A new licensing system is being tested in 19 states that includes filming student teachers in their classroom and evaluating the video, also candidates must show they can prepare a lesson, tailor it to different levels of students and present it effectively.
Most states only require that would-be teachers pass their class work and a written test. Supporters of the new system say the Teacher Performance Assessment program is a significant improvement, while others are a little more cautious in their praise, warning that it's not guaranteed it will lead to more successful teachers.
The assessments also place responsibility for grading the would-be teachers with teams of outside evaluators who have no stake in the result. Currently, the teachers-in-training are evaluated by their colleges, which want their students to get their teaching licenses.
Sounds good and yet another way to assess preparedness to teach in a classroom. Guess where it's coming to?
Minnesota is scheduled to be the first state to adopt the new system when it implements it in 2012. Four other states - Massachusetts, Ohio, Tennessee and Washington - plan to implement it within five years. Fourteen more states are running pilots.
So we have a new teachers contract with more ways to evaluate our teachers. We will soon have a new way to review student teachers to make sure qualified teachers get into the classroom. Sure sounds like progress towards better teachers coming in and staying in our classrooms.
The teacher assessment program is a joint project by a consortium made up of Stanford University, the American Association of Colleges for Teacher Education and the Council of Chief State School Officers.
Sharon P. Robinson, president of the AACTE, an umbrella group for schools that specialize in training teachers, said the assessment will mean better teachers - and ultimately more successful students.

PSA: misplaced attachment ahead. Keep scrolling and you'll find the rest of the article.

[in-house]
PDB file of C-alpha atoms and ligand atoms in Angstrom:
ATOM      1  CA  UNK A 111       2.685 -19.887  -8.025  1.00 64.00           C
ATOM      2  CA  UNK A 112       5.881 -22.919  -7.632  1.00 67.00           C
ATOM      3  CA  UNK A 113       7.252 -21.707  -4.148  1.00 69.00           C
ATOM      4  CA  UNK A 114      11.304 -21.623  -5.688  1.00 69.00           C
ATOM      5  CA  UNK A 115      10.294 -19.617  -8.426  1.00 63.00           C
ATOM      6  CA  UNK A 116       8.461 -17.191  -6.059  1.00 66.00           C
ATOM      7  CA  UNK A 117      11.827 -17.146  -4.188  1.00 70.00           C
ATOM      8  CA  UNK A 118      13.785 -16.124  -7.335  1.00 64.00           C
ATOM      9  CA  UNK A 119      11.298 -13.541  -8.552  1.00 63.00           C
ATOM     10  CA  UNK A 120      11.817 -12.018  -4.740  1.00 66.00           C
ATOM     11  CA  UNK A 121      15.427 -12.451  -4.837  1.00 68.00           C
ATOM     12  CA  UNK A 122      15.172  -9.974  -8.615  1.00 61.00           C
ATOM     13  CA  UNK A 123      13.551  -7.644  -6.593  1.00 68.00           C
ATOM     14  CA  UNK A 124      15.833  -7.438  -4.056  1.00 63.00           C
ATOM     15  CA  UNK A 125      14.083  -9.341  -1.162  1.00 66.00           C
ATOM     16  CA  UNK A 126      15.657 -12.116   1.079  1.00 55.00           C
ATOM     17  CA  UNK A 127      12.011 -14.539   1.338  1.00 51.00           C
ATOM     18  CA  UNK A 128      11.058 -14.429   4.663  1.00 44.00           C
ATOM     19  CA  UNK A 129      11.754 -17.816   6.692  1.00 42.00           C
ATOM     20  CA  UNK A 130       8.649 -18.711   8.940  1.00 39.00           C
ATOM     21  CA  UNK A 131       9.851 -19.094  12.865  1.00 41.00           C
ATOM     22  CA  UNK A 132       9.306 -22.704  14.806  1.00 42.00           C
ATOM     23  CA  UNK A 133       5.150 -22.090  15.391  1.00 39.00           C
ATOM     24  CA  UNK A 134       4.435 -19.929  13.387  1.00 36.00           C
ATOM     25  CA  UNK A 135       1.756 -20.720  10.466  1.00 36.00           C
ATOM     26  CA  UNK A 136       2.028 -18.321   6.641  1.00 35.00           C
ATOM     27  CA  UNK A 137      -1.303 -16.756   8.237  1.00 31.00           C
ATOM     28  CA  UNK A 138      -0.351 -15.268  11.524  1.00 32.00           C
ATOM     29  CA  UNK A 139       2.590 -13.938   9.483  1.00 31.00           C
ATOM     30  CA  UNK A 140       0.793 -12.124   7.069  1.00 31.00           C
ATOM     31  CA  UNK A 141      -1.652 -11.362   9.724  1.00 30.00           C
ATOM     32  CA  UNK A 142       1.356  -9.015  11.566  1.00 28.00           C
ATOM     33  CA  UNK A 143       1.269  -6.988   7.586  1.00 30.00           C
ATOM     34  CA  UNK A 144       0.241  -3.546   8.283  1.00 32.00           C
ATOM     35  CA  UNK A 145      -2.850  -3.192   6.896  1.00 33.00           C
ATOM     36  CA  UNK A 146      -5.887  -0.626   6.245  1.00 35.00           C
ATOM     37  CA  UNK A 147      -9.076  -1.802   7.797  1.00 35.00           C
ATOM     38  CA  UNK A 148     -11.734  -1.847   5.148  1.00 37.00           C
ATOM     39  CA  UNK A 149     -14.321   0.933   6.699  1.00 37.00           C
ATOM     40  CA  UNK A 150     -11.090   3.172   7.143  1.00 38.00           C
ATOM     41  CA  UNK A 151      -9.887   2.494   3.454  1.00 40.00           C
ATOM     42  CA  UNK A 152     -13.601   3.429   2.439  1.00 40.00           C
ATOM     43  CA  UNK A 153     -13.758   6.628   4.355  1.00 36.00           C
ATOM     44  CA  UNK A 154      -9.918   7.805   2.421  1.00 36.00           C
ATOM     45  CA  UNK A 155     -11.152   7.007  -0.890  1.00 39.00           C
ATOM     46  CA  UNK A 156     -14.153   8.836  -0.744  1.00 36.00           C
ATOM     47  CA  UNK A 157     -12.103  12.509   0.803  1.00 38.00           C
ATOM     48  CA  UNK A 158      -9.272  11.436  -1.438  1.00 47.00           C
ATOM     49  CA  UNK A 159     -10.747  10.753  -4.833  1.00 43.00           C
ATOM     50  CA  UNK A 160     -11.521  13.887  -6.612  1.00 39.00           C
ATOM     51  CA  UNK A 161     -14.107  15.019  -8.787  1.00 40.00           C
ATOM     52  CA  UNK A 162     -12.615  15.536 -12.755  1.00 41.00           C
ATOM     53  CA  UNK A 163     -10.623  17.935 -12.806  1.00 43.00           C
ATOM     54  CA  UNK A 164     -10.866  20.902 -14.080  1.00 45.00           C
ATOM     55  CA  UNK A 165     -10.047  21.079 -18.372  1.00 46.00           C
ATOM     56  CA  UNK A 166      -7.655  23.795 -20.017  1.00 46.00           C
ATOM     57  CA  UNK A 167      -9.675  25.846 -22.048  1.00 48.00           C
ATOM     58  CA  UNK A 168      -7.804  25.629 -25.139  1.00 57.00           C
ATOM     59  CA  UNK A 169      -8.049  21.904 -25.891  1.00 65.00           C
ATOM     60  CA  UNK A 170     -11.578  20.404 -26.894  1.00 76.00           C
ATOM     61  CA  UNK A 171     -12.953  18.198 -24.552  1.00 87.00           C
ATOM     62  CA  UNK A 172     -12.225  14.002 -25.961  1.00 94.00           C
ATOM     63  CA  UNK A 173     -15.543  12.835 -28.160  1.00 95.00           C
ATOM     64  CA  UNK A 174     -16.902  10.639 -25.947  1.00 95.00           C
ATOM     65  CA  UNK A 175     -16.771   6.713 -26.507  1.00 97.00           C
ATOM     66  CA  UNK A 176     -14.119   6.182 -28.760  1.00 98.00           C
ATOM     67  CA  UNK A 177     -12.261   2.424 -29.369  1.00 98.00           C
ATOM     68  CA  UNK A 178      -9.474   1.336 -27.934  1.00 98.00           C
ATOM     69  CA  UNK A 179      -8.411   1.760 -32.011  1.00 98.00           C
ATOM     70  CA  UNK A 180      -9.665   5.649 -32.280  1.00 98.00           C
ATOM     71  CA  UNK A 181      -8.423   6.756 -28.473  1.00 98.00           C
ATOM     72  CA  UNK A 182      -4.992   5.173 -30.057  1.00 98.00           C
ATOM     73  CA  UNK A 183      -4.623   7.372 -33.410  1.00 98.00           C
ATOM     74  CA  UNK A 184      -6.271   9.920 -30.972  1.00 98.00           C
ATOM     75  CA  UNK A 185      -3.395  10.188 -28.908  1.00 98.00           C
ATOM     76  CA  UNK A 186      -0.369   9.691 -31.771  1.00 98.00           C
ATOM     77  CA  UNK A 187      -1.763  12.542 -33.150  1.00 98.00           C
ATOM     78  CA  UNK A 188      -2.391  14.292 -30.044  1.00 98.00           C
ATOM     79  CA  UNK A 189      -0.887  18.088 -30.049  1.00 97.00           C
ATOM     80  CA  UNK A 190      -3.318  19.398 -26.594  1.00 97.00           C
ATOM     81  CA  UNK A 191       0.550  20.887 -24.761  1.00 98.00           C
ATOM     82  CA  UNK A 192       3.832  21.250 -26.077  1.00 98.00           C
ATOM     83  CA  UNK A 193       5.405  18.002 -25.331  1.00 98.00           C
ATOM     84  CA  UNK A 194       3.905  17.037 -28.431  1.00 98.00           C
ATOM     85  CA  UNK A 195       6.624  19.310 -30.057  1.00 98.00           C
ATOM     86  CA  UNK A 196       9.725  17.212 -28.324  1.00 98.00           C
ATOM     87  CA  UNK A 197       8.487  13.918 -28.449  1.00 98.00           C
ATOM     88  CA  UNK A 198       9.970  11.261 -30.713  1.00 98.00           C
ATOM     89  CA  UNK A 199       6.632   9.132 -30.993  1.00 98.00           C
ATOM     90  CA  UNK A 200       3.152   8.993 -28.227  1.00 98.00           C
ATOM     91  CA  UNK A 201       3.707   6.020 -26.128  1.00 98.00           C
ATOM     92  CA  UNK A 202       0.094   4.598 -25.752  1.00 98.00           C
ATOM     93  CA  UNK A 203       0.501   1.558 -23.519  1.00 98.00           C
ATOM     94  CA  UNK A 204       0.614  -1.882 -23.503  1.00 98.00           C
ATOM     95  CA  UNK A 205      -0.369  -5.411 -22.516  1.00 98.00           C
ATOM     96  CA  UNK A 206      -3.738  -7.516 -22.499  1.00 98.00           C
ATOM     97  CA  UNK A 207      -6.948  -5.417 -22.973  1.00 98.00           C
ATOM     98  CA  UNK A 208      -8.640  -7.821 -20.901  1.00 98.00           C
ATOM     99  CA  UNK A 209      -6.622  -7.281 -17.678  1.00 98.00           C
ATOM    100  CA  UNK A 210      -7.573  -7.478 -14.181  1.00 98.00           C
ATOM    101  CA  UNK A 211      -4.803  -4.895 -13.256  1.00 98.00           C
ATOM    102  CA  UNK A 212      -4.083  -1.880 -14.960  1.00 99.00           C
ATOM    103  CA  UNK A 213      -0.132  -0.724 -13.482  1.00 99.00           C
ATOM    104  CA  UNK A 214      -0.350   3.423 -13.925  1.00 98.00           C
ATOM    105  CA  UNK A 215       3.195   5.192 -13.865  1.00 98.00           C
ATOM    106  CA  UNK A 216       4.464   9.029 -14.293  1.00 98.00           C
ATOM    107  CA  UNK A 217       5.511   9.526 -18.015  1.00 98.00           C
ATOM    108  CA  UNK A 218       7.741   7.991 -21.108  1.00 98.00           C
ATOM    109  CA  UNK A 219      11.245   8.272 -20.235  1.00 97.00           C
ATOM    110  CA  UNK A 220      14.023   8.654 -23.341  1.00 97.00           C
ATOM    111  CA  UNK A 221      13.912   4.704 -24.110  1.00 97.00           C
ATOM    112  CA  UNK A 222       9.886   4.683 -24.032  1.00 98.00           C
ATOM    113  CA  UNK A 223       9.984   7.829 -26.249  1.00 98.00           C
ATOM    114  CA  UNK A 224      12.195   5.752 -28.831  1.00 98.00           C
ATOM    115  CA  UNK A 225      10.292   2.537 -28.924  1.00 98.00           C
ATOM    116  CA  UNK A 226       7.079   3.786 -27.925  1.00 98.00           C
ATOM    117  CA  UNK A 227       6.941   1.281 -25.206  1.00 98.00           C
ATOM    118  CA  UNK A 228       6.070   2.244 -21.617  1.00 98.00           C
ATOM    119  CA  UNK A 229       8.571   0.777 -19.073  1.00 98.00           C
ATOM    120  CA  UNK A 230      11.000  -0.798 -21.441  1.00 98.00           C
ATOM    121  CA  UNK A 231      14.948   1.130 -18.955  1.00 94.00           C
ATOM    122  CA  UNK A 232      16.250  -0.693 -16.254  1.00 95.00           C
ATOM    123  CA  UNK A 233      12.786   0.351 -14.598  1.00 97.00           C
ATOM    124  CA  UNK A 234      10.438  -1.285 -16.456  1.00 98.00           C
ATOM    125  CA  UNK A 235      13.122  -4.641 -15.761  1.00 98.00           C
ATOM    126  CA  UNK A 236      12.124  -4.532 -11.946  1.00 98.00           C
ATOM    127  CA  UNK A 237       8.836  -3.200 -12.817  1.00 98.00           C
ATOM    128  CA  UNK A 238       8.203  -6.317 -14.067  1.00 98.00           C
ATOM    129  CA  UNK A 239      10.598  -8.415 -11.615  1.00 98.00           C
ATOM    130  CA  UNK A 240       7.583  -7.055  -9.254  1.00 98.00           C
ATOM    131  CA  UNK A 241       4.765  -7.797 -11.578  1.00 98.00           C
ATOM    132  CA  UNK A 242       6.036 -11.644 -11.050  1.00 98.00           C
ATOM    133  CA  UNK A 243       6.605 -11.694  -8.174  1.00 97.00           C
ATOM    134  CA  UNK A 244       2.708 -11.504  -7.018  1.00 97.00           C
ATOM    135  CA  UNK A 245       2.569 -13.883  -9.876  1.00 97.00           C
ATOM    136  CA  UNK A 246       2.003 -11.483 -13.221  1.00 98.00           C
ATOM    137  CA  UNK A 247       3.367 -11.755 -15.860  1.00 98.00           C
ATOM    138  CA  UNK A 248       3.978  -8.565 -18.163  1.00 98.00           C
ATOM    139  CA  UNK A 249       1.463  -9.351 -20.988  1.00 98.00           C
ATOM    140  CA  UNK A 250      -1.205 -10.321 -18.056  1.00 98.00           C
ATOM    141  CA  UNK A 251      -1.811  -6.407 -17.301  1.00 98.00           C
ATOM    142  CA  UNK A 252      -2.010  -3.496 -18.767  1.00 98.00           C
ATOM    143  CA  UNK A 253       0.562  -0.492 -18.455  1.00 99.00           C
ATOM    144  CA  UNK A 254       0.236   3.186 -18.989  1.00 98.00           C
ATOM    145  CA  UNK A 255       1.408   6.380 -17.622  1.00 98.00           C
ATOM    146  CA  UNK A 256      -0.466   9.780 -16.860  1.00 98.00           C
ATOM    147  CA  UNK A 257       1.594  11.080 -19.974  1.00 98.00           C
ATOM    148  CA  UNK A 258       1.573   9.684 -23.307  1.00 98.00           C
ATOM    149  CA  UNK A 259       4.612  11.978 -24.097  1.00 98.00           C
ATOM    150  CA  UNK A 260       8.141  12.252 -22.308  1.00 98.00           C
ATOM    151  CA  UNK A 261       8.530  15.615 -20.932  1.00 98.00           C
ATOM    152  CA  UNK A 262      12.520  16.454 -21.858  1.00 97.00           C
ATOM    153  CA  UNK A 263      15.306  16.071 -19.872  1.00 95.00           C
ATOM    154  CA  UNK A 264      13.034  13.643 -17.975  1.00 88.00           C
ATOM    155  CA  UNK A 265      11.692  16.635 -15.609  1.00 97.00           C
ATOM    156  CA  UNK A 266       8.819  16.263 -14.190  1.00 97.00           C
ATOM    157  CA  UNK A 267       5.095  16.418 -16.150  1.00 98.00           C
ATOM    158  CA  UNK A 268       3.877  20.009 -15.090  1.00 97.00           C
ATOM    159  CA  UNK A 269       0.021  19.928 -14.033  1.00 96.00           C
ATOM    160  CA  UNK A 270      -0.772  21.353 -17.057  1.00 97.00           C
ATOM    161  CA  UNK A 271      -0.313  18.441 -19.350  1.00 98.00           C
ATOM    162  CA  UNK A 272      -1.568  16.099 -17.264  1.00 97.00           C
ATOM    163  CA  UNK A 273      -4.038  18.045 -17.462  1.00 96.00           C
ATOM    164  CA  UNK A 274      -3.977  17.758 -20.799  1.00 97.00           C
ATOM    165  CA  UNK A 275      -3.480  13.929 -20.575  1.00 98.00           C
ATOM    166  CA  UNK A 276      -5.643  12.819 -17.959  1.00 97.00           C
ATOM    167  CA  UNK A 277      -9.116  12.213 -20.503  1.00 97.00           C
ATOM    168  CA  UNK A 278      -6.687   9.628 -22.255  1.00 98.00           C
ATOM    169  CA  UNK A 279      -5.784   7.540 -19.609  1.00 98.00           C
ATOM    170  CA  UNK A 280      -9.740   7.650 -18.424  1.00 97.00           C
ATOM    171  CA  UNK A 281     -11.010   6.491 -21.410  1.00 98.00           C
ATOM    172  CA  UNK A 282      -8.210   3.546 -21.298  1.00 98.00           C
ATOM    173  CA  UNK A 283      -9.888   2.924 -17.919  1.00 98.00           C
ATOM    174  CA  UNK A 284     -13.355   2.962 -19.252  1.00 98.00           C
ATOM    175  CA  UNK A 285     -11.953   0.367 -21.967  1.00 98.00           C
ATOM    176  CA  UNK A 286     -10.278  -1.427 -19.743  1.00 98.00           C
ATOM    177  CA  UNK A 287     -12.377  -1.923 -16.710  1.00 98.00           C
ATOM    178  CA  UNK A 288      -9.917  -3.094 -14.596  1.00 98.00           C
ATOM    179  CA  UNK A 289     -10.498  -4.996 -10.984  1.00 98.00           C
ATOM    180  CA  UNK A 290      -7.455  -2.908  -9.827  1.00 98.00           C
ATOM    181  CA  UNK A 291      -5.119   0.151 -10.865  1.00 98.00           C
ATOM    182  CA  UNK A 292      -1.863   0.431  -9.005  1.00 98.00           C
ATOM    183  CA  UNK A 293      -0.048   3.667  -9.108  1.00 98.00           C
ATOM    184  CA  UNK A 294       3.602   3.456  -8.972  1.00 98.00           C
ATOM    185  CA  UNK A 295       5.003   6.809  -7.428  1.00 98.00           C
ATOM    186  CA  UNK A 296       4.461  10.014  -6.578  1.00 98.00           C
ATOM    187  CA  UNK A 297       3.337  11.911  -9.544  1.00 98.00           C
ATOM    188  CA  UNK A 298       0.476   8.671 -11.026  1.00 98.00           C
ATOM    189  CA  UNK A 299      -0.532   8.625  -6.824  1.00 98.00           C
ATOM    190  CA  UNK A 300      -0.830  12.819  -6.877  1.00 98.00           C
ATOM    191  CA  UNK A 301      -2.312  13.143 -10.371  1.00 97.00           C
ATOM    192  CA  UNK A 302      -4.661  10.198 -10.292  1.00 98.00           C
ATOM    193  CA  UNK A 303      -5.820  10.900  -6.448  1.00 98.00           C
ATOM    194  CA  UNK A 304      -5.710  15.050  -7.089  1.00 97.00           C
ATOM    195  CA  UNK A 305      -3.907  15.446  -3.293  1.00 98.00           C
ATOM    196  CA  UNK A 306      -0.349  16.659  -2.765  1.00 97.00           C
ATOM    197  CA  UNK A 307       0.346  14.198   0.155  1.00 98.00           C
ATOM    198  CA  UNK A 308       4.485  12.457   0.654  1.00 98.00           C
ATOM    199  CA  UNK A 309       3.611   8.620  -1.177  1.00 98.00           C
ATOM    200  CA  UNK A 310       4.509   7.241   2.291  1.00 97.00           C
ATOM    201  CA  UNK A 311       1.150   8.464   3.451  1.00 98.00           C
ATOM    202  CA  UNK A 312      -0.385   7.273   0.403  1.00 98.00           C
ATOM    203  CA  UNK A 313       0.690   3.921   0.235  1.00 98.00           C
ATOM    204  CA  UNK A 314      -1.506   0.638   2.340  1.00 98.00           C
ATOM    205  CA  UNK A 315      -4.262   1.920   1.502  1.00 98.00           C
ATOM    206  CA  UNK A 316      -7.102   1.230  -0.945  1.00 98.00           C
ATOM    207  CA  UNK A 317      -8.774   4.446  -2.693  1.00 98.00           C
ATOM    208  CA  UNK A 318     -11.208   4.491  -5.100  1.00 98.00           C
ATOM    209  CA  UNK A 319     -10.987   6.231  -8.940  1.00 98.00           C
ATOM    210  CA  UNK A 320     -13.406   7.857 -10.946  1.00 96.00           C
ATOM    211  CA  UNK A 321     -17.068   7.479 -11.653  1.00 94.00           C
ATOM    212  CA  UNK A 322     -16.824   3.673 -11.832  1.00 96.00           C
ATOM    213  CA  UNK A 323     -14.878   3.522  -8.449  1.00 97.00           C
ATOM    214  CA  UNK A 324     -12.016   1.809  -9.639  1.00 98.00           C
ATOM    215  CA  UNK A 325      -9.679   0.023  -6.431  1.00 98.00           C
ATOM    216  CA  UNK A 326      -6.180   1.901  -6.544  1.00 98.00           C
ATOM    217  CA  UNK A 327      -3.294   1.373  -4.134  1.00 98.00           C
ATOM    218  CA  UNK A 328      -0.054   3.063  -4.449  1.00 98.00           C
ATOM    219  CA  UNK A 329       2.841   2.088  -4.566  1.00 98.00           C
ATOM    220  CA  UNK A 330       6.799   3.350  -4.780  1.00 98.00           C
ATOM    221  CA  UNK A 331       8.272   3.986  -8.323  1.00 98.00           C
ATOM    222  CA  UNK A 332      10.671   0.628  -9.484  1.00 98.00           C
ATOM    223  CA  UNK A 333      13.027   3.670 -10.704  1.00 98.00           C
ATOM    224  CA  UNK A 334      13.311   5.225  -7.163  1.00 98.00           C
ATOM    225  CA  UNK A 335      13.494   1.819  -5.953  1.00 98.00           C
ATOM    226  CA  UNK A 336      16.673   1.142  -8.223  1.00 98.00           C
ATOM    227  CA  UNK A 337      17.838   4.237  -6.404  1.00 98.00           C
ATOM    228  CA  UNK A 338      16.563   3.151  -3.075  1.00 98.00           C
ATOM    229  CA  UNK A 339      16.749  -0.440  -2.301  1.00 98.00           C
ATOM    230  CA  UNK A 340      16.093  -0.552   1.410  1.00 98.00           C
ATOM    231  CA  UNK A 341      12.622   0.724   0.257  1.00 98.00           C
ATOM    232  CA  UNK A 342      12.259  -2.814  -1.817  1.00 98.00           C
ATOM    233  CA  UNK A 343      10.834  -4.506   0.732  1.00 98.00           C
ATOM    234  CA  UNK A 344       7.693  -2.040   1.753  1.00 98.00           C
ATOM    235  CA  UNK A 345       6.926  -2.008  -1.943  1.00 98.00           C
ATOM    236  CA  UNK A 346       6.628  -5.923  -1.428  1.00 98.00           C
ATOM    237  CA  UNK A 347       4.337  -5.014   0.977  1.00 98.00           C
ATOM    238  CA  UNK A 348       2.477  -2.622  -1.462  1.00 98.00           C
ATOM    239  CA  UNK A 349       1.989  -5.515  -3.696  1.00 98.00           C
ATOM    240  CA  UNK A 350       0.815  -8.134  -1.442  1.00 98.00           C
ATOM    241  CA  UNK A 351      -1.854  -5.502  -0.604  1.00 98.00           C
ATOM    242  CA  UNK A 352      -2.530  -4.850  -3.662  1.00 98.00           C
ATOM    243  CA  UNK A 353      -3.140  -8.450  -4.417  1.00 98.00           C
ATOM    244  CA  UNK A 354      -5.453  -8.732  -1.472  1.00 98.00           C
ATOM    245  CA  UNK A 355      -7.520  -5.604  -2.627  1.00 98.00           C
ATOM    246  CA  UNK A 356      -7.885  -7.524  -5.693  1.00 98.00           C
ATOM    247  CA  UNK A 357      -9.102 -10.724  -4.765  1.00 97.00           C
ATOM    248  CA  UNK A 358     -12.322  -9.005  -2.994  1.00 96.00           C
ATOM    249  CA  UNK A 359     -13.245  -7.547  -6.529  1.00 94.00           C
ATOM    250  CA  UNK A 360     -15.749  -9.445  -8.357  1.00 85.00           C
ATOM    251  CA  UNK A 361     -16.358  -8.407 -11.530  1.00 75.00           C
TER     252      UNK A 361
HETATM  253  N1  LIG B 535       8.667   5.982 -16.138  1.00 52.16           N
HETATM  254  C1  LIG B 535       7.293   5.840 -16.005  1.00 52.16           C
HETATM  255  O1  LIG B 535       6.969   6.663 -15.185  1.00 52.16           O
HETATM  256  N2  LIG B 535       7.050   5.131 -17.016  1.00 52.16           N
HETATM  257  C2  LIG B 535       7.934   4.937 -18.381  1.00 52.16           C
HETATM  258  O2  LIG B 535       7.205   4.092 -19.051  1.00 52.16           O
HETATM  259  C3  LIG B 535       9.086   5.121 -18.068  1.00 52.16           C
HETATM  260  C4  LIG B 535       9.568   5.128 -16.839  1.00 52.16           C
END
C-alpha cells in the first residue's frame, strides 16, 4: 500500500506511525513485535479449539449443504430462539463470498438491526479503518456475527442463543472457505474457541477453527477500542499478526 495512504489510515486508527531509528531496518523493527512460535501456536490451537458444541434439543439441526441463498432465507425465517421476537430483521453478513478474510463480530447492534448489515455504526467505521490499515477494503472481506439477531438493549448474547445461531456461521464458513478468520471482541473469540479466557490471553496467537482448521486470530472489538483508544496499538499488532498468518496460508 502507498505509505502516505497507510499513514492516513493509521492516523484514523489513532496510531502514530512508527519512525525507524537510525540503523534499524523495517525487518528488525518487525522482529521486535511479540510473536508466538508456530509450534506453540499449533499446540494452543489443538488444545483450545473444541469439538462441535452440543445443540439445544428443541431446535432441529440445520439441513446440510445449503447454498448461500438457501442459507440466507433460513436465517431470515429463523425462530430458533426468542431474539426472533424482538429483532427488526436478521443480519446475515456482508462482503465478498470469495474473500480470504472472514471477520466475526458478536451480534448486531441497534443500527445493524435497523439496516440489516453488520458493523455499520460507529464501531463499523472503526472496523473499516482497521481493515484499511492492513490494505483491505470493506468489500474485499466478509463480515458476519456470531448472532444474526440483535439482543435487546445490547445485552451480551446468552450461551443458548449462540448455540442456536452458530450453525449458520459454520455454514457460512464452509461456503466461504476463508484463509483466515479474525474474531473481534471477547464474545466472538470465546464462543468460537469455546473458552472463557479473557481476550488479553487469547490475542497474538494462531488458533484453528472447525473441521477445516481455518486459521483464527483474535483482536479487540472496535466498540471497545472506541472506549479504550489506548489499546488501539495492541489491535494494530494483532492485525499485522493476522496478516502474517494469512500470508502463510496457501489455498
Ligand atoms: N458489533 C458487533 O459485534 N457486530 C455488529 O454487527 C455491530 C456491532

The assessment was developed at Stanford's Center for Assessment, Learning and Equity. Ray Pecheone, the center's executive director, said more than 12,000 teaching candidates have gone through it in four years of testing in California.
This helps make sure that teaching colleges aren't just churning out teaching candidates.
Karen Balmer, executive director of the Minnesota Board of Teaching, said the assessments will mean more accountability for teaching colleges. For the first time, she said, her agency will have independent data that shows how well those schools are preparing students. Those that consistently produce low-performing graduates could be ordered by the state to improve their programs.And guess who isn't that impressed? The folks over NCTQ.
Others are taking a wait-and-see attitude about the program.
Sandi Jacobs, vice president of the nonpartisan National Council on Teacher Quality, said she would support any test that could predict who will be a good teacher, but she's not sure performance assessments are it. Too often, she said, the passing scores on such assessments are set so low that nearly everyone passes and the weakest teachers aren't held back.
"The track record of these kinds of assessments actually being able to separate wheat from chaff is not so persuasive," Jacobs said.
Why again do we need TFA and their speed-dial 5-week training?